Fungal Endophthalmitis Clinical Presentation
- Author: Lihteh Wu, MD; Chief Editor: Hampton Roy, Sr, MD more...
Risk factors for Candida endophthalmitis
The most common risk factor for the development of endogenous Candida endophthalmitis is intravenous drug abuse.
Other risk factors include patients with long-standing indwelling catheters; postpartum women; premature infants; patients undergoing hyperalimentation; patients with a history of recent abdominal surgery; and patients with debilitating diseases, such as diabetes mellitus, postorgan transplantation, or malignancies.
Risk factors for Aspergillus endophthalmitis
Patients with a history of renal transplantation who are receiving corticosteroids, leukemia and other hematological disorders, Goodpasture syndrome, alcoholism, and prematurity.
The most common predisposing factor is intravenous drug abuse.
Notably, chest x-ray film findings are normal in up to 20% of patients with invasive pulmonary aspergillosis.
Aspergillus endogenous endophthalmitis tends to present more acutely than Candida endophthalmitis and to progress more rapidly.
Aspergillus endocarditis is often found together with Aspergillus endophthalmitis; therefore, a thorough cardiac workup is necessary.
Risk factors for Cryptococcus endophthalmitis
Patients who are known to be at risk of developing this condition are those with lymphoproliferative diseases, collagen vascular diseases, sarcoidosis, tuberculosis, diabetes mellitus, Cushing syndrome, or AIDS; those who are pregnant or abuse drugs; and those who have had organ transplants.
A few cases of cryptococcosis have been reported in individuals with no known risk factors or immune deficiencies.
Since the arthroconidia of C immitis are found in the dust of endemic areas, agricultural workers and construction crews are at risk of acquiring the infection.
Symptoms include the following:
Visual loss may be present; however, several studies have shown that visual acuity is not a useful factor in assessing the presence of endogenous fungal endophthalmitis in patients who are at risk.
In addition, patients may be asymptomatic if the lesion is in the peripheral retina or if the patient is moribund.
Candida chorioretinitis typically presents as several, small, creamy white, circumscribed chorioretinal lesions with overlying vitreous inflammation.
In certain cases, these chorioretinal lesions may be surrounded by hemorrhage, giving them the appearance of a white-centered hemorrhage (Roth spot).
In the area of the lesion, the retinal vessels may be sheathed.
The vitreous opacities resemble fluffy balls, and they may be linked to each other by strands giving them the so-called string of pearls appearance.
If the infection is not suspected and the disease advances, epiretinal membranes may develop, leading to vitreoretinal traction and retinal detachment.
As the lesions heal with treatment, chorioretinal scarring evolves in the areas of prior inflammation.
Choroidal neovascular membranes may develop at the site of these scars.
Two thirds of patients have bilateral disease, and more than one half of patients have vitreous involvement.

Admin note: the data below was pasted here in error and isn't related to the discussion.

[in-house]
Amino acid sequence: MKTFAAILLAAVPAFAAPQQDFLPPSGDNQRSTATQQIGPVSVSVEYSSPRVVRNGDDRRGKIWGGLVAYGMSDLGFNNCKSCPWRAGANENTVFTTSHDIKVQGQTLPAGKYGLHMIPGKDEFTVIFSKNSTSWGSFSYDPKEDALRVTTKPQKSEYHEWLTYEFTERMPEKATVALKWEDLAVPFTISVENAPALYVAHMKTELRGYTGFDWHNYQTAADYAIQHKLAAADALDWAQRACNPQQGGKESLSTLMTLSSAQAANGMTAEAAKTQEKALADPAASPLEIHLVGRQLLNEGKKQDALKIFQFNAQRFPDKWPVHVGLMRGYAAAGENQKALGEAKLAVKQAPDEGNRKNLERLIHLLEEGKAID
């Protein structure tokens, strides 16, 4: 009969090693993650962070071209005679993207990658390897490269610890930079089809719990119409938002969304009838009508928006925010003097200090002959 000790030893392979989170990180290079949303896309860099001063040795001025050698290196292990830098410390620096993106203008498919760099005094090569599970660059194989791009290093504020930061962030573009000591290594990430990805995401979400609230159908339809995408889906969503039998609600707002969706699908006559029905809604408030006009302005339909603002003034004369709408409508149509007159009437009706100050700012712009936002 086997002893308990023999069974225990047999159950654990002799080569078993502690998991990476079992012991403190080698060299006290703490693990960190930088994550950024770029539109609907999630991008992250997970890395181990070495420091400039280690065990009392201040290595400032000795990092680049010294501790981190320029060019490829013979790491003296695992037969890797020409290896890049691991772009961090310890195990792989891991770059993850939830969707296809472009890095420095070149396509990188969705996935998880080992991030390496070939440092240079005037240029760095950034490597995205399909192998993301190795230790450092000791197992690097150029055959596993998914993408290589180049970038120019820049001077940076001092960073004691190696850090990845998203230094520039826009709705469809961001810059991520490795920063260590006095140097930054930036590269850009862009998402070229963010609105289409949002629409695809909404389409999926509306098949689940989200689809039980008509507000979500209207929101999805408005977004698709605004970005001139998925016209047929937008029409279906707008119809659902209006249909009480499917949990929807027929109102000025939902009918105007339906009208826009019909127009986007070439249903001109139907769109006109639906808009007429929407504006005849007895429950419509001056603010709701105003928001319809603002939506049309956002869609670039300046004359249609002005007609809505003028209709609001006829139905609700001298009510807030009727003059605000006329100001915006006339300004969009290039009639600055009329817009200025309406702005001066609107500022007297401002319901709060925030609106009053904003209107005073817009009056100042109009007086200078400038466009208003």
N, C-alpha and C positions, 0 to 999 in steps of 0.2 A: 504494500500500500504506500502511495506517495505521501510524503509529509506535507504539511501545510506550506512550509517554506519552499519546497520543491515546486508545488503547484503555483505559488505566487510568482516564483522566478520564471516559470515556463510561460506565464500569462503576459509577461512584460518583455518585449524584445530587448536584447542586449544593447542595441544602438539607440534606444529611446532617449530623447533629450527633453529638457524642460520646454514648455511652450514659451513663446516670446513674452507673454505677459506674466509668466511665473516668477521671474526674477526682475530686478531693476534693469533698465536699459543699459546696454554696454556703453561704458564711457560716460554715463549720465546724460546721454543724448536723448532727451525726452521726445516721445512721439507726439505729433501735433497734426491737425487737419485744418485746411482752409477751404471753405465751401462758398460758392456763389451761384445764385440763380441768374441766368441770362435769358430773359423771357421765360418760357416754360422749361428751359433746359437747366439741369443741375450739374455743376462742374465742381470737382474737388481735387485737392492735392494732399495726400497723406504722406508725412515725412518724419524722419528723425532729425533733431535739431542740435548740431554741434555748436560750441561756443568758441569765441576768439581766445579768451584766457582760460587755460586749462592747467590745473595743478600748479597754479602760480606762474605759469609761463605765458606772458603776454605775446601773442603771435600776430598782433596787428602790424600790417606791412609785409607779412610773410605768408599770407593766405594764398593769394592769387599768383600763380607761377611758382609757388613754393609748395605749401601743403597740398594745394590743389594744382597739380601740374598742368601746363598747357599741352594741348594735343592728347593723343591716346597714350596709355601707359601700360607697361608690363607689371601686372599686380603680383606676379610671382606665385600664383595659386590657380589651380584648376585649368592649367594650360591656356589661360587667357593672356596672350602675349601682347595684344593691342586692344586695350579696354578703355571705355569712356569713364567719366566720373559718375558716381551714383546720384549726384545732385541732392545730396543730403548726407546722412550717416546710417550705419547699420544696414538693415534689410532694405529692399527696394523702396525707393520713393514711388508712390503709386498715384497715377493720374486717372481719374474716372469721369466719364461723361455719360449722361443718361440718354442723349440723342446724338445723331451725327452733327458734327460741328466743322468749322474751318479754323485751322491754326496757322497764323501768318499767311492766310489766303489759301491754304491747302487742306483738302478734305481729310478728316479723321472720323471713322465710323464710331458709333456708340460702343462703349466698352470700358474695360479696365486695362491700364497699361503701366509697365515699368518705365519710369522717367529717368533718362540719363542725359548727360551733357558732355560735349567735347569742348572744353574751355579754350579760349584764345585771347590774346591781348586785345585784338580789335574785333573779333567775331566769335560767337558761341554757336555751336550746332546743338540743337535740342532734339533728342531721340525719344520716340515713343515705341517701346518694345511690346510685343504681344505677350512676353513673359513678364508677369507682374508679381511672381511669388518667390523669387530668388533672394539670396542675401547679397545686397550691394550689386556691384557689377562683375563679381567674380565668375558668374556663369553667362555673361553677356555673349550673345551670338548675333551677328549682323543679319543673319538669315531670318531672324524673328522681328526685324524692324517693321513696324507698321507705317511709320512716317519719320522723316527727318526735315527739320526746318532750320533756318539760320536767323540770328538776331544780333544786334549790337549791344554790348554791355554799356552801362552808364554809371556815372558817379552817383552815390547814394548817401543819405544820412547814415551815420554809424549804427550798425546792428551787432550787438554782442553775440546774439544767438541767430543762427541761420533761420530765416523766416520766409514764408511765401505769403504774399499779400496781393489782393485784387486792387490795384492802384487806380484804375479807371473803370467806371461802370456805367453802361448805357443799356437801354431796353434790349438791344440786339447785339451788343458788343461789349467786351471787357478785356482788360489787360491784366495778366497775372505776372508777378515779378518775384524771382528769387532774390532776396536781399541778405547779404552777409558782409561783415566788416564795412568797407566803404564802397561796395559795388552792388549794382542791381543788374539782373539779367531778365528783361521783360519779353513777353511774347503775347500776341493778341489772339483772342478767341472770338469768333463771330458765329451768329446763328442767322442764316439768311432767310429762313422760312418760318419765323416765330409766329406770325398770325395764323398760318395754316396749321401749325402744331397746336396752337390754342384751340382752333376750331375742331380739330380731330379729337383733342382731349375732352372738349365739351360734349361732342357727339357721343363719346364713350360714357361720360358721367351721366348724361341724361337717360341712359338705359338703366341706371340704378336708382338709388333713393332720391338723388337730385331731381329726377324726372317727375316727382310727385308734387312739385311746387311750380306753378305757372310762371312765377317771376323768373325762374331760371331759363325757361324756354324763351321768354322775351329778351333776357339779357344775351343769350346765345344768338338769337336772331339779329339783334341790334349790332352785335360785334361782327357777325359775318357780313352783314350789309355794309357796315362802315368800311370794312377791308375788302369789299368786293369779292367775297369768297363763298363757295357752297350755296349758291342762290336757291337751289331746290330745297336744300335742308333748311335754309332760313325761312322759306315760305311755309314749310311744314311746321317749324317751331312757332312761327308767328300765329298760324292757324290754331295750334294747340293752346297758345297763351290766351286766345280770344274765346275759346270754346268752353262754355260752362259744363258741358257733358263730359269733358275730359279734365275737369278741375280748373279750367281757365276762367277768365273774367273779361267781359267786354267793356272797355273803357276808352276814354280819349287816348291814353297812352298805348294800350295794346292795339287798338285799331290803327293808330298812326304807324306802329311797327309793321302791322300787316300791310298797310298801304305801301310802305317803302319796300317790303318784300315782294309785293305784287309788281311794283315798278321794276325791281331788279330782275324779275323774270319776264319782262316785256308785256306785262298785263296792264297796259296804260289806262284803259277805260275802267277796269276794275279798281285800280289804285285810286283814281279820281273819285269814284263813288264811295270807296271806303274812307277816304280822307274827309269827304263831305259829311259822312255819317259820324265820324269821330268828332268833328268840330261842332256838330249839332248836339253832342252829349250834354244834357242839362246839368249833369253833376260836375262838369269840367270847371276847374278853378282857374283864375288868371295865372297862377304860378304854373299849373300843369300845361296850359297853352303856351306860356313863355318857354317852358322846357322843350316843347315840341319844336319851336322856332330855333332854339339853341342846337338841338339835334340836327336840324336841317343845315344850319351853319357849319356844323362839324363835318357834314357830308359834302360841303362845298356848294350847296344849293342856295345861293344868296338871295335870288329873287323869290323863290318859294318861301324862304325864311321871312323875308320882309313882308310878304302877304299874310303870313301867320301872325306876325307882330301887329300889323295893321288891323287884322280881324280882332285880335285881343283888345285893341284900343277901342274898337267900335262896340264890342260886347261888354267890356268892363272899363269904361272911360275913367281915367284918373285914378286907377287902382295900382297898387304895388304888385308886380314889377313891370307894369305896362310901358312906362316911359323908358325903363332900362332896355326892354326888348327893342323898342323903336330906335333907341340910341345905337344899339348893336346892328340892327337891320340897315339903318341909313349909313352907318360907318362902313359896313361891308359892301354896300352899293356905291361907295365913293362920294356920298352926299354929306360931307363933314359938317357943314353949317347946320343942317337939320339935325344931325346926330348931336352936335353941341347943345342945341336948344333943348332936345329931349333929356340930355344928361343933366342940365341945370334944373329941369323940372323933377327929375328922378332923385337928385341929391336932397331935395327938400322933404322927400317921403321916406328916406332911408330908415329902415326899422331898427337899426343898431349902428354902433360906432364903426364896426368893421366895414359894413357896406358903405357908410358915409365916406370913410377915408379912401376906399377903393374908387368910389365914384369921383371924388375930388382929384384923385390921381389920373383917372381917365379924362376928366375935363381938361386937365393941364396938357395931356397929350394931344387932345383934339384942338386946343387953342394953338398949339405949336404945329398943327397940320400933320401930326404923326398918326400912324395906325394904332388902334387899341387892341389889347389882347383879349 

Iridocyclitis often is present, and a hypopyon also may be present.
Infection of the iris and ciliary body is rare.
In Aspergillus endophthalmitis, an iridocyclitis with or without a hypopyon may be present; yellow subretinal and retinal infiltrates that preferentially affect the macula are observed.
Inflammatory cells within the infiltrate may layer secondary to gravity, thereby creating a pseudohypopyon.
As the disease progresses, the vitreous becomes severely involved, concealing all fundus details. With time, the macular lesions scar.
In addition, Aspergillus species have a propensity for vascular invasion, leading to thrombosis and necrosis.
If the fungus invades the choroidal vessels, an exudative retinal detachment may result.
When the retinal vessels become involved, retinal necrosis may occur.
Cryptococcus neoformans usually presents intraocularly as a multifocal chorioretinitis characterized by discrete yellow-white lesions of different sizes.
Retinal vessels may be sheathed, and a vitritis of variable intensity may develop.
Retinal necrosis accompanied by retinal hemorrhage and exudative retinal detachments also have been known to occur.
If the central nervous system is involved, papilledema is present.
A mild inflammatory reaction is present in the anterior segment.
If treatment is not instituted, iris neovascularization and cataract may result.
Ocular coccidioidomycosis is an uncommon finding in patients with disseminated disease.
Usually, a severe granulomatous iridocyclitis characterized by mutton-fat keratic precipitates is present.
Multifocal choroiditis, typified by several, scattered, discrete, yellow-white lesions measuring less than the disc diameter in size, is observed.
Occasionally, vascular sheathing, vitreous haze, serous retinal detachment, and retinal hemorrhage also may be seen.
C albicans is by far the most common cause of endogenous fungal endophthalmitis.
Other organisms that can cause fungal endophthalmitis include the following:
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